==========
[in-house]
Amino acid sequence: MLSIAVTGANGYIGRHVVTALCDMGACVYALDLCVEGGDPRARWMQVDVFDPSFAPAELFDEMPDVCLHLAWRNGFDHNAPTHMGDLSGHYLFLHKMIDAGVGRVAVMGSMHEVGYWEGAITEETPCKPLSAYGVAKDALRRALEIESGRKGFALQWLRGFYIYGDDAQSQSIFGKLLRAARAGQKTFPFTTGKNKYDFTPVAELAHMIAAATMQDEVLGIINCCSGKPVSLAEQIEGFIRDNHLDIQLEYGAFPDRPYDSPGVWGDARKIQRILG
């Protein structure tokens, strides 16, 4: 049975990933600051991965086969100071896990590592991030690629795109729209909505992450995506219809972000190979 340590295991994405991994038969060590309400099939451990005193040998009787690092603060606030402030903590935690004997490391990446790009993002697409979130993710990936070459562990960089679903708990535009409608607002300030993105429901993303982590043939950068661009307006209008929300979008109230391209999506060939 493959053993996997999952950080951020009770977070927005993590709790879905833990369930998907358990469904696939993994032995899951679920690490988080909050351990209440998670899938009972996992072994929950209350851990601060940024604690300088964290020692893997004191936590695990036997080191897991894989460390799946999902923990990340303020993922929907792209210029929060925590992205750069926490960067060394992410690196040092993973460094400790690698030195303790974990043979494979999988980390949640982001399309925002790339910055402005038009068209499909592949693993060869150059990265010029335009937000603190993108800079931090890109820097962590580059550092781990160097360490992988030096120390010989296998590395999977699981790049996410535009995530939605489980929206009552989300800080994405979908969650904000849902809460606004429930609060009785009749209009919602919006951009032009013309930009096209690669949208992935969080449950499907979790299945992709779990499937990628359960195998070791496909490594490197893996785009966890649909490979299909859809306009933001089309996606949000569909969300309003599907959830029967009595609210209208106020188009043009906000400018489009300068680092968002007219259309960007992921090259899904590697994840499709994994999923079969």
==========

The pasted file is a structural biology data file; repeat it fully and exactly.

[in-house]
Amino acid sequence: MLSIAVTGANGYIGRHVVTALCDMGACVYALDLCVEGGDPRARWMQVDVFDPSFAPAELFDEMPDVCLHLAWRNGFDHNAPTHMGDLSGHYLFLHKMIDAGVGRVAVMGSMHEVGYWEGAITEETPCKPLSAYGVAKDALRRALEIESGRKGFALQWLRGFYIYGDDAQSQSIFGKLLRAARAGQKTFPFTTGKNKYDFTPVAELAHMIAAATMQDEVLGIINCCSGKPVSLAEQIEGFIRDNHLDIQLEYGAFPDRPYDSPGVWGDARKIQRILG
């Protein structure tokens, strides 16, 4: 049975990933600051991965086969100071896990590592991030690629795109729209909505992450995506219809972000190979 340590295991994405991994038969060590309400099939451990005193040998009787690092603060606030402030903590935690004997490391990446790009993002697409979130993710990936070459562990960089679903708990535009409608607002300030993105429901993303982590043939950068661009307006209008929300979008109230391209999506060939 493959053993996997999952950080951020009770977070927005993590709790879905833990369930998907358990469904696939993994032995899951679920690490988080909050351990209440998670899938009972996992072994929950209350851990601060940024604690300088964290020692893997004191936590695990036997080191897991894989460390799946999902923990990340303020993922929907792209210029929060925590992205750069926490960067060394992410690196040092993973460094400790690698030195303790974990043979494979999988980390949640982001399309925002790339910055402005038009068209499909592949693993060869150059990265010029335009937000603190993108800079931090890109820097962590580059550092781990160097360490992988030096120390010989296998590395999977699981790049996410535009995530939605489980929206009552989300800080994405979908969650904000849902809460606004429930609060009785009749209009919602919006951009032009013309930009096209690669949208992935969080449950499907979790299945992709779990499937990628359960195998070791496909490594490197893996785009966890649909490979299909859809306009933001089309996606949000569909969300309003599907959830029967009595609210209208106020188009043009906000400018489009300068680092968002007219259309960007992921090259899904590697994840499709994994999923079969």